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Permanent link (DOI): https://doi.org/10.7939/R3FT8DK0S

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Check the score: Field validation of Street Smart Walk Score in Alberta, Canada Open Access

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Author or creator
Nykiforuk, Candace I.J.
McGetrick, Jennifer Ann
Crick, Katelynn
Johnson, Jeffrey A.
Additional contributors
Subject/Keyword
Chronic disease
Geographic mapping
Health promotion
Validation studies
Walking
Type of item
Journal Article (Published)
Language
English
Place
Time
Description
Walk Score® is a proprietary walkability metric that ranks locations by proximity to destinations, with emerging health promotion applications for increasing walking as physical activity. Currently, field validations of Walk Score® have only occurred in metropolitan regions of the United States; moreover, many studies employ an earlier Walk Score® version utilizing straight line distance. To address this gap, we conducted a field validation of the newest, network-based metric for three municipal types along a rural-urban continuum in Alberta, Canada. In 2015, using street-level systematic observations collected in Bonnyville, Medicine Hat, and North Central Edmonton in 2008 (part of the Community Health and the Built Environment (CHBE) project), we reverse engineered 2181 scores with the network Walk Score® algorithm. We computed means, 95% confidence intervals, and t-tests (α = 0.05) for both sets of scores. Applying the Clifford-Richardson adjustment for spatial autocorrelation, we calculated Spearman's Rank Correlation Coefficients (rho, rs) and adjusted p-values to measure the strength of association between the derived scores and original network scores provided by Walk Score®. Spearman's rho for scores were very high for Bonnyville (rs = 0.950, adjusted p < 0.001), and high for Medicine Hat (rs = 0.790, adjusted p < 0.001) and North Central Edmonton (rs = 0.763, adjusted p < 0.001). High to very high correlations between derived scores and Walk Scores® field validated this metric across small, medium, and large population centres in Alberta, Canada. However, we suggest caution in interpreting Walk Score® for planning and evaluating health promotion interventions, since the strength of association between destinations and walking may vary across different municipal types.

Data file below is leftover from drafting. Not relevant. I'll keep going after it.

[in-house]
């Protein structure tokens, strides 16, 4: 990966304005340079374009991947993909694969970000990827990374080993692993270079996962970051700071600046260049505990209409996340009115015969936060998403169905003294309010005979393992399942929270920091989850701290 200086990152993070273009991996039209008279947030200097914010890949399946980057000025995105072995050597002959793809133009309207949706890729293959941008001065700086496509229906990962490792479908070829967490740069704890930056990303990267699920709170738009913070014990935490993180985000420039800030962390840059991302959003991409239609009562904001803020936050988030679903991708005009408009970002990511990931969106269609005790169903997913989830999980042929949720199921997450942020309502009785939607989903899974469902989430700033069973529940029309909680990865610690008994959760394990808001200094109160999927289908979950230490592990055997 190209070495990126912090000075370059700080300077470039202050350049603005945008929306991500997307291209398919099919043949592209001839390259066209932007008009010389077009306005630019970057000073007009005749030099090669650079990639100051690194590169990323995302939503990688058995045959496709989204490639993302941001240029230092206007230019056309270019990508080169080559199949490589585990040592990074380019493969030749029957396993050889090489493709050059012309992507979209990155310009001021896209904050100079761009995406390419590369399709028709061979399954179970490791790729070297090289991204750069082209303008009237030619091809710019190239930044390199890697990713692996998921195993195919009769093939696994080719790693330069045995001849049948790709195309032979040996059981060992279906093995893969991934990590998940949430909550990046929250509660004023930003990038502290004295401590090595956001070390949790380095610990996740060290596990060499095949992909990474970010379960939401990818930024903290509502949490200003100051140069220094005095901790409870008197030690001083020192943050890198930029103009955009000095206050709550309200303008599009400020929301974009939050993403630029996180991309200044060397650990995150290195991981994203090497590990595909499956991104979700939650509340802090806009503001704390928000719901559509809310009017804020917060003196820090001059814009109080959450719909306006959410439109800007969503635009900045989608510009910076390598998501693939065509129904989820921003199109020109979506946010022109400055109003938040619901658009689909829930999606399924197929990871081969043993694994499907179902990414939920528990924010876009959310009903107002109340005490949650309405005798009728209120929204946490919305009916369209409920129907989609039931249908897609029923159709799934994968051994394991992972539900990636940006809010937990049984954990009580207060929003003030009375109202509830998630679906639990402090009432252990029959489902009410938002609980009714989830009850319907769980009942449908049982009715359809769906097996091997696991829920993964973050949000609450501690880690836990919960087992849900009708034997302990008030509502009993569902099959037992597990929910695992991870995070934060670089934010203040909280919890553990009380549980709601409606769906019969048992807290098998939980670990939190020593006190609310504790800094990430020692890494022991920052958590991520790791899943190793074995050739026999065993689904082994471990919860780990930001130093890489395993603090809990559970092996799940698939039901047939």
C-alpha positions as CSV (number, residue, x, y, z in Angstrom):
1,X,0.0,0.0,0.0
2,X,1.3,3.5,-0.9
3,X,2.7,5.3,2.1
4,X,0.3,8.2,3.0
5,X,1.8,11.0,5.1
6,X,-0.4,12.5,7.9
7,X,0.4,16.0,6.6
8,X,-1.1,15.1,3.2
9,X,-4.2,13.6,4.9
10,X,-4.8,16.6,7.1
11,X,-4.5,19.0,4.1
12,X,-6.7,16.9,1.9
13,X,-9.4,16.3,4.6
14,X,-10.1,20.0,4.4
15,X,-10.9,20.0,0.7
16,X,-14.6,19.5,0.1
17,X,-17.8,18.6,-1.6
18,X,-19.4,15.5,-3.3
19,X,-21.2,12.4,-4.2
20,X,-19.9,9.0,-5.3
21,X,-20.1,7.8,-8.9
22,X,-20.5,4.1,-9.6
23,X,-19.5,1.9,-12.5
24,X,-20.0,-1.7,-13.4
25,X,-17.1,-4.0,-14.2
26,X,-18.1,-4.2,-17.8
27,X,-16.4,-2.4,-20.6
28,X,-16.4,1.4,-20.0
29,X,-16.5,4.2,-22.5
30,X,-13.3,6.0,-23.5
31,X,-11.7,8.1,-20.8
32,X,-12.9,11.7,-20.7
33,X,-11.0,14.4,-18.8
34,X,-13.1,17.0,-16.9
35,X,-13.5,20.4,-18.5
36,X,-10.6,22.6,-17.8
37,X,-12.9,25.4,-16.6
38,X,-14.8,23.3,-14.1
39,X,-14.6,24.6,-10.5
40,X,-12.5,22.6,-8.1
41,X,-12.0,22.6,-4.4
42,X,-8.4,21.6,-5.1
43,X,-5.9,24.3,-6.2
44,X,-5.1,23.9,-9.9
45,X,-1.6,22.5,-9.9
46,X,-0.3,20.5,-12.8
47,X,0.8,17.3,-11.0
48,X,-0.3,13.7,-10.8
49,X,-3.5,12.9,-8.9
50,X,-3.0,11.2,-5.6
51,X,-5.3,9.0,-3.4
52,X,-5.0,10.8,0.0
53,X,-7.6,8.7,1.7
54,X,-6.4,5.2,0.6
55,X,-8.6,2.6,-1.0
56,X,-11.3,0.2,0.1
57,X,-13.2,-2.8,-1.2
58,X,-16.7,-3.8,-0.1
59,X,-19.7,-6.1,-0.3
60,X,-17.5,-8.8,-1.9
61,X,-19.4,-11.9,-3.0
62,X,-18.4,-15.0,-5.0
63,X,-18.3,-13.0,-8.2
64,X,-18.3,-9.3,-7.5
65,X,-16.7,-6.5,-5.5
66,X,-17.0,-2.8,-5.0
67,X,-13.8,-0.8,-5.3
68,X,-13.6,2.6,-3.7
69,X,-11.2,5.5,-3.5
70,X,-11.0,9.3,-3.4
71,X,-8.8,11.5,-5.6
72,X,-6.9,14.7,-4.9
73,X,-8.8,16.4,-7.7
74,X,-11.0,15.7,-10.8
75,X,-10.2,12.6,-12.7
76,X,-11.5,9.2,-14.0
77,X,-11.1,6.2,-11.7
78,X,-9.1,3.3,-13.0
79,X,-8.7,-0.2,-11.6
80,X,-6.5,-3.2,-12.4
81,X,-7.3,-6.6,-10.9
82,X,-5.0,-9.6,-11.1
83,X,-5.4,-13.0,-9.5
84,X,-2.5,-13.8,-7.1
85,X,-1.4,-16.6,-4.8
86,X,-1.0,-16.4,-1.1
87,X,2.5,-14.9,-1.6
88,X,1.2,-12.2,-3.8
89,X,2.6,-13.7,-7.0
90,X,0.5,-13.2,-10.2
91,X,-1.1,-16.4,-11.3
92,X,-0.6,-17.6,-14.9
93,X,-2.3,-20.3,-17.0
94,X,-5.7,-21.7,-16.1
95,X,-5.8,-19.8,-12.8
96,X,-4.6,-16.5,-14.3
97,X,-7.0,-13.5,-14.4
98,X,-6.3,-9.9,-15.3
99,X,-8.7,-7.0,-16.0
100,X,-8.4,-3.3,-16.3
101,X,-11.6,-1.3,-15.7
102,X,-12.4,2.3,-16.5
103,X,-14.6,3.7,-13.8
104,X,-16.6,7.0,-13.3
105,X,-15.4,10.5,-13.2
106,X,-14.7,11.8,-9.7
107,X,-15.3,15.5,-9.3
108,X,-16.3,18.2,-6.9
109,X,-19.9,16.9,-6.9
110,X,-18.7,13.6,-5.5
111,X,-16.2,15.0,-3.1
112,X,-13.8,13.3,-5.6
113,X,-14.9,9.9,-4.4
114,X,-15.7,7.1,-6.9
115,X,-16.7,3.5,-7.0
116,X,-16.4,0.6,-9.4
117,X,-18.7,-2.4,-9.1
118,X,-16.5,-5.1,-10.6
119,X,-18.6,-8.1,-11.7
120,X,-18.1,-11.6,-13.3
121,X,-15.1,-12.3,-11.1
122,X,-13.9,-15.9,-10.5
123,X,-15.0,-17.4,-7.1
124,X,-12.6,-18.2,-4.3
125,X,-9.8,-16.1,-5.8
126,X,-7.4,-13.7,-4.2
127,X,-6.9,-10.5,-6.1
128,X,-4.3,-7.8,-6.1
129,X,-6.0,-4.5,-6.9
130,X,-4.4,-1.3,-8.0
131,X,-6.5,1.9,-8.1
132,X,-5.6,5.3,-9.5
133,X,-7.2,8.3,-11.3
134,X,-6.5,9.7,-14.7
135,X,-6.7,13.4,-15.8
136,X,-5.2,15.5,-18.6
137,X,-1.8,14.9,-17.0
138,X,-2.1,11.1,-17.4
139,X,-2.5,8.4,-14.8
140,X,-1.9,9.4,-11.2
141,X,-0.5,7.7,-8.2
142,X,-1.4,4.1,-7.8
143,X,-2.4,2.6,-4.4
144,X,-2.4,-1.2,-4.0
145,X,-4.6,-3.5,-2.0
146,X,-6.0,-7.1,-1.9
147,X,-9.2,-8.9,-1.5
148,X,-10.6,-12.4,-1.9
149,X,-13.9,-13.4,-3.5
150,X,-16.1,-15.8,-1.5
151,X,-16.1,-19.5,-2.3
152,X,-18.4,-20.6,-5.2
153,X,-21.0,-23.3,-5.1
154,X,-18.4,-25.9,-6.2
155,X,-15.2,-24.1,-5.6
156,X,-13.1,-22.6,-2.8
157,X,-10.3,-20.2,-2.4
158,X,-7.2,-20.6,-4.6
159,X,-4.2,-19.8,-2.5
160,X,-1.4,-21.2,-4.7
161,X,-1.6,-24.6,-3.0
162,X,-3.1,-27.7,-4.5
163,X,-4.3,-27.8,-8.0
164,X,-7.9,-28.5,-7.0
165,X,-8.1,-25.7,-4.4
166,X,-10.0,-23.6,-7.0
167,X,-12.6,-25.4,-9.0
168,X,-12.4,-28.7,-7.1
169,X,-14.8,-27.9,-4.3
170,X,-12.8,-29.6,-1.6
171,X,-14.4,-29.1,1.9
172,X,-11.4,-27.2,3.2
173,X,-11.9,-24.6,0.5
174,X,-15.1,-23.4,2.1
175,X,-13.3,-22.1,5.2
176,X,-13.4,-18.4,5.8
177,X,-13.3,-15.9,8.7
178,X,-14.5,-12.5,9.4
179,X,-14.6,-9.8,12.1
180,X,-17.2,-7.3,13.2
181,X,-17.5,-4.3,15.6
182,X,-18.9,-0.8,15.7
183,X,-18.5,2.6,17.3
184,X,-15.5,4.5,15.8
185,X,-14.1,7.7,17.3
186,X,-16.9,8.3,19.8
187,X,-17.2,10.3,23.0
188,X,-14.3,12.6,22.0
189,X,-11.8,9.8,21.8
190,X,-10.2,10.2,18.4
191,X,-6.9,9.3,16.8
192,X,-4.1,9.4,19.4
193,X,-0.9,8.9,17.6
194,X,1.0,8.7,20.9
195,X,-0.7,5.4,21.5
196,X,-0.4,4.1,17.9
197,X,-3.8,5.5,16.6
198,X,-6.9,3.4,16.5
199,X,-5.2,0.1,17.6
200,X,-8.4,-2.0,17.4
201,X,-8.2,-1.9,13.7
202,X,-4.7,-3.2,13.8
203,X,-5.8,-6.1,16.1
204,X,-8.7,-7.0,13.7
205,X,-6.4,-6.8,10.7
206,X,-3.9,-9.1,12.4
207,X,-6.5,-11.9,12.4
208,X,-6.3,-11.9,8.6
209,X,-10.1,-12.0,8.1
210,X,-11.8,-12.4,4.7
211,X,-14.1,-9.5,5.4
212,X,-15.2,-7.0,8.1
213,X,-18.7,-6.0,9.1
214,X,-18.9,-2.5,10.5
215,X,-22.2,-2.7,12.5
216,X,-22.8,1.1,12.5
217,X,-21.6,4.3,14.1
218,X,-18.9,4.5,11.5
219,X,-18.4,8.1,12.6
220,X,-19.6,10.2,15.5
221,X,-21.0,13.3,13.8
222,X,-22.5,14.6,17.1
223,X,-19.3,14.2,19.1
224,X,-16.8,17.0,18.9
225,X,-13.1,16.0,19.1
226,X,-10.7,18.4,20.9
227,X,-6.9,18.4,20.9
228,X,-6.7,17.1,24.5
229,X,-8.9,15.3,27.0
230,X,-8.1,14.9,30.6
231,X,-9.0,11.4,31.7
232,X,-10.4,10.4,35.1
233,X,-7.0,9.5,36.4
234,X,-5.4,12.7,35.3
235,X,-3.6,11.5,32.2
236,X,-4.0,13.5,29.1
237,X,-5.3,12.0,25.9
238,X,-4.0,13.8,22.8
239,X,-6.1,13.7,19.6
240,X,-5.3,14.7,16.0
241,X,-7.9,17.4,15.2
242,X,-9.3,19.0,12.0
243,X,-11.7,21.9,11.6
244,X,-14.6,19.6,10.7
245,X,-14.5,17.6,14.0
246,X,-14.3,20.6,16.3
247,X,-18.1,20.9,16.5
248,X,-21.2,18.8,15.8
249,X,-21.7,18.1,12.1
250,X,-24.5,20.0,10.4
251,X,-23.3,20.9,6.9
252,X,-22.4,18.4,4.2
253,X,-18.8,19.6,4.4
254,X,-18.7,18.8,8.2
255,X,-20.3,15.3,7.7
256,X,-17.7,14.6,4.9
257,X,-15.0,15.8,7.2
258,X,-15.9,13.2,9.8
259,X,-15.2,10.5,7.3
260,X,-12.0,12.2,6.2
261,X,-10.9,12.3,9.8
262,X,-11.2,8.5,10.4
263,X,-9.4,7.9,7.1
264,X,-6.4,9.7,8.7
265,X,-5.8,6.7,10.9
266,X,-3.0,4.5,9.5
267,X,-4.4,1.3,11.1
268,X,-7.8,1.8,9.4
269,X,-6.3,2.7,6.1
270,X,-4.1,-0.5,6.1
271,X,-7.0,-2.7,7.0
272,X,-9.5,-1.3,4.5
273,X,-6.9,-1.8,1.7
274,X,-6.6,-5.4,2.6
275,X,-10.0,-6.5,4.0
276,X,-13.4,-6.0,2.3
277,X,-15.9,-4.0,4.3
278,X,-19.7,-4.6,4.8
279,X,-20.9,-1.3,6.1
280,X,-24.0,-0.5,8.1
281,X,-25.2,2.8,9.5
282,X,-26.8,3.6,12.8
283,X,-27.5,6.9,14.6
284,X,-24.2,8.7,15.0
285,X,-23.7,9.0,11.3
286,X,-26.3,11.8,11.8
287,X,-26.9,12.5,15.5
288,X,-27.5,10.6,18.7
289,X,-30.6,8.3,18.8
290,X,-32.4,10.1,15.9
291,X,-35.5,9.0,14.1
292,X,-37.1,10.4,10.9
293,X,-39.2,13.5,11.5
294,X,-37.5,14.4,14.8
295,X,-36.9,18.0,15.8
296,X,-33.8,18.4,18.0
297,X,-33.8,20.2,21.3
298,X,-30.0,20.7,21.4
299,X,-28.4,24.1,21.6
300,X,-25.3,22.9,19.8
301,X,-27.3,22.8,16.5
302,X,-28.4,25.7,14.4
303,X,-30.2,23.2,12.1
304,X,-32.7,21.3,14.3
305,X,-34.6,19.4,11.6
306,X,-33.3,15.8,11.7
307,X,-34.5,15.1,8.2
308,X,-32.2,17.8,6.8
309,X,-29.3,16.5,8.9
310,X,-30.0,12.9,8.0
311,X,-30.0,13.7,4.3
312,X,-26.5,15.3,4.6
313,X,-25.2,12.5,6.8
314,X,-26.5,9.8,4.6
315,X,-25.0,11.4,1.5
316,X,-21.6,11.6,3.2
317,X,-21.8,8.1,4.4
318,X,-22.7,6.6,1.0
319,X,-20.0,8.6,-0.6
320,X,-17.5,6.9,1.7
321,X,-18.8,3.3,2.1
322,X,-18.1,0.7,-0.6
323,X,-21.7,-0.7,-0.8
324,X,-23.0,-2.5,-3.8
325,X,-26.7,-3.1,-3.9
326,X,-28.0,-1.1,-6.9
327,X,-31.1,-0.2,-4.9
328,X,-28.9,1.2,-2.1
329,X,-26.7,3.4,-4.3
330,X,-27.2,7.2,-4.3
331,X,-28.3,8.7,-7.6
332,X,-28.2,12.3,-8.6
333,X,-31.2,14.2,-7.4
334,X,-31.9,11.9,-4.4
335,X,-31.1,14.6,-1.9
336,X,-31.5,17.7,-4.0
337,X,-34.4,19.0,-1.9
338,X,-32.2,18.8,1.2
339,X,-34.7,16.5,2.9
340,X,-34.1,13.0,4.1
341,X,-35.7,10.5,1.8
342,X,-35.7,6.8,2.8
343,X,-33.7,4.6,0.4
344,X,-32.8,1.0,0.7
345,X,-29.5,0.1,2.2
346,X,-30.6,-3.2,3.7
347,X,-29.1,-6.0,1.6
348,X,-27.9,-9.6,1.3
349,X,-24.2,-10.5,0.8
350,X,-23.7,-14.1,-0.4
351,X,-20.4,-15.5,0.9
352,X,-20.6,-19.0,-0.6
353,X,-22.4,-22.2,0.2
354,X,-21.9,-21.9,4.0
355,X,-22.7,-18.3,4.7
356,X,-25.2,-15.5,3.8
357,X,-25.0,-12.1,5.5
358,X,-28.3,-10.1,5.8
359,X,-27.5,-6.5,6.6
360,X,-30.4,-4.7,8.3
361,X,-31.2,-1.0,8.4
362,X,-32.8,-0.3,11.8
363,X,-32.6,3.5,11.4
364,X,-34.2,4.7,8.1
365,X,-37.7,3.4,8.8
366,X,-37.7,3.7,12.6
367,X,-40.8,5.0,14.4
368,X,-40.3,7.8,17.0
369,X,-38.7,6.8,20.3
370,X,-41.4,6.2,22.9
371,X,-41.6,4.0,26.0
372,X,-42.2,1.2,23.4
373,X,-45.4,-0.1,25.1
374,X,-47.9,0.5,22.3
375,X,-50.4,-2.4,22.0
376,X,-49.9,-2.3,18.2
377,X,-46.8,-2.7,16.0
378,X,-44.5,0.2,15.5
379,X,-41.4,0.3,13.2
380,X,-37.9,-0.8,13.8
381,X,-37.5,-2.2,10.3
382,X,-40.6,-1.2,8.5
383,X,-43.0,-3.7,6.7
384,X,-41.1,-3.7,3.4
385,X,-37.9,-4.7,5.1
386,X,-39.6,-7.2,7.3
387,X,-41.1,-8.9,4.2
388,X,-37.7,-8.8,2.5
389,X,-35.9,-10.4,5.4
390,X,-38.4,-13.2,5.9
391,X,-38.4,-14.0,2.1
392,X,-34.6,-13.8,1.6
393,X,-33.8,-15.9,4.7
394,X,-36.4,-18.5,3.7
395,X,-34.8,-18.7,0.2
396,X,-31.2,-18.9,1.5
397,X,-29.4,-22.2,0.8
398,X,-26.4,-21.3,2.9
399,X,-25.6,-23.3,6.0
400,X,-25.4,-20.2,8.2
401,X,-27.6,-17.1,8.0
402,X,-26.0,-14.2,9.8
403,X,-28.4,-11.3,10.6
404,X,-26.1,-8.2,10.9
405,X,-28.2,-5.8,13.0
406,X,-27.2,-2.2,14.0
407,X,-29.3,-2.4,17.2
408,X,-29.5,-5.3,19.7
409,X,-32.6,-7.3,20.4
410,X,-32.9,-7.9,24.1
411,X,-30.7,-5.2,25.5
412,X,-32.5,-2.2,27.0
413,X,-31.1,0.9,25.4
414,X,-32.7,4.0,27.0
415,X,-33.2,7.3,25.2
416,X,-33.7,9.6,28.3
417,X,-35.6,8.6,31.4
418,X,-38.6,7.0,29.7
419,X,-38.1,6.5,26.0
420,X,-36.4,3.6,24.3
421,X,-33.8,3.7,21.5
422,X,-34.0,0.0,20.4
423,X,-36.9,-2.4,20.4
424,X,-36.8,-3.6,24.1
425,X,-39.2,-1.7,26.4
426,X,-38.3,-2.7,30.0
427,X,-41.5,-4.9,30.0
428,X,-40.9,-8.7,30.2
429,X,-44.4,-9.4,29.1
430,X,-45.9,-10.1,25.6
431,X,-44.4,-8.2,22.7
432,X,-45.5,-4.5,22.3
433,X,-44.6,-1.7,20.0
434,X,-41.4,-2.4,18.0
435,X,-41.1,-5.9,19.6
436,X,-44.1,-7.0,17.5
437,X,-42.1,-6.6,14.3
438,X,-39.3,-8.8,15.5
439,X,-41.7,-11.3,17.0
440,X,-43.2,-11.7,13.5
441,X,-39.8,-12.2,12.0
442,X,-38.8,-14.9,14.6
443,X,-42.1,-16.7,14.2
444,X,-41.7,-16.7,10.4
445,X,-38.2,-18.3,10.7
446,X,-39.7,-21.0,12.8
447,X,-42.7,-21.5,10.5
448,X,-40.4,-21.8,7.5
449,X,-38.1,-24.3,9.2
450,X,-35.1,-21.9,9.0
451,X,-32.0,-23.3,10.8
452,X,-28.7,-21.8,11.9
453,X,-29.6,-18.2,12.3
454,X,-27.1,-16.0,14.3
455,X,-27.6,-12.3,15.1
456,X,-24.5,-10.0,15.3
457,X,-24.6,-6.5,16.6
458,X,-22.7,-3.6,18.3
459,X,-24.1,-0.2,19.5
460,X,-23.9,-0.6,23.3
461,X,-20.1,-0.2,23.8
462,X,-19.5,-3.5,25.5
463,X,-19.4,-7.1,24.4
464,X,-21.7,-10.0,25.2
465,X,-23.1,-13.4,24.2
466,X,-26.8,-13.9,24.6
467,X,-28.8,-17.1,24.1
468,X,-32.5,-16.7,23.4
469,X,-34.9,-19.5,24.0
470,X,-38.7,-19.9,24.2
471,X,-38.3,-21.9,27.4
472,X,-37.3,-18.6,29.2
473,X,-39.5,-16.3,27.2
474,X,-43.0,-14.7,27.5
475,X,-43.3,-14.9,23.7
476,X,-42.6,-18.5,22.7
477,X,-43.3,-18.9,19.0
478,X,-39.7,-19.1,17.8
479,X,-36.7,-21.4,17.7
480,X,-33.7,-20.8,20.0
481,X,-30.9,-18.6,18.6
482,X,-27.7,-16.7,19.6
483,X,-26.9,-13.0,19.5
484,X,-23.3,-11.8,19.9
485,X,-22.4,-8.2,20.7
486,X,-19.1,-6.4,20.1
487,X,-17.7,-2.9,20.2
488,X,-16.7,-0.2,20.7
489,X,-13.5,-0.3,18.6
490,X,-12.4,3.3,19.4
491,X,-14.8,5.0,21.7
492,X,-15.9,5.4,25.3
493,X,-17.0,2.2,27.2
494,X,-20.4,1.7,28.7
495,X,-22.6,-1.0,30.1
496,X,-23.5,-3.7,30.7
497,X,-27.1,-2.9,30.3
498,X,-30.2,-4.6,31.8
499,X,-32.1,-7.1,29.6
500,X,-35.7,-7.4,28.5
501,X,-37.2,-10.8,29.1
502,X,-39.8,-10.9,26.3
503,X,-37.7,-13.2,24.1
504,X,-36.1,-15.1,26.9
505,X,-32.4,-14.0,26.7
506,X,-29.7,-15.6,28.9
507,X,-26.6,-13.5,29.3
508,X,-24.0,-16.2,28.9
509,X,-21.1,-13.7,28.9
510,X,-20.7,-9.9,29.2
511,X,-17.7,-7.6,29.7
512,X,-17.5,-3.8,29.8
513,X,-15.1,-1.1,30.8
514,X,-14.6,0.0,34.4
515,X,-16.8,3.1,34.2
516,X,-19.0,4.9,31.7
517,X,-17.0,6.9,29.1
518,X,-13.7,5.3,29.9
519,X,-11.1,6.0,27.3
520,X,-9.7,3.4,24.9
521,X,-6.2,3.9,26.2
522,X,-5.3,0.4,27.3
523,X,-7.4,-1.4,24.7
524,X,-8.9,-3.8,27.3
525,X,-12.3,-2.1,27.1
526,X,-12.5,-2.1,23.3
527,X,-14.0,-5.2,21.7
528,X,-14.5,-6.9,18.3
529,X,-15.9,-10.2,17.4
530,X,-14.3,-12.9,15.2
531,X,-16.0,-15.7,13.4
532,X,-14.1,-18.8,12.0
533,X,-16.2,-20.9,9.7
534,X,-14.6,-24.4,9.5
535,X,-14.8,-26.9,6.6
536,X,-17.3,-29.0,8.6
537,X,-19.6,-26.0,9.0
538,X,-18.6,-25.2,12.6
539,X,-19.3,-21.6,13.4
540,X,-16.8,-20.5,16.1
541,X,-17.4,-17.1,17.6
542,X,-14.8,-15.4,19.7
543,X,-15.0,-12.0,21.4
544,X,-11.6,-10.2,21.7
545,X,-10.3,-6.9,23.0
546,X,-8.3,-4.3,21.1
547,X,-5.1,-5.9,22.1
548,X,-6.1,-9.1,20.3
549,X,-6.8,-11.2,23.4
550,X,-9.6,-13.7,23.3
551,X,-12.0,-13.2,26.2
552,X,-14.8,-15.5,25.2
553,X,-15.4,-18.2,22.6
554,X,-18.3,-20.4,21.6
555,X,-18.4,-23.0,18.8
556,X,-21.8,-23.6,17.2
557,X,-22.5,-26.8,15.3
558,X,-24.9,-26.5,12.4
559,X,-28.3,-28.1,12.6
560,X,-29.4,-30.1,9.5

Date created
2016/08/28
DOI
doi:10.7939/R3FT8DK0S
License information
Attribution-NonCommercial-NoDerivs 4.0 International
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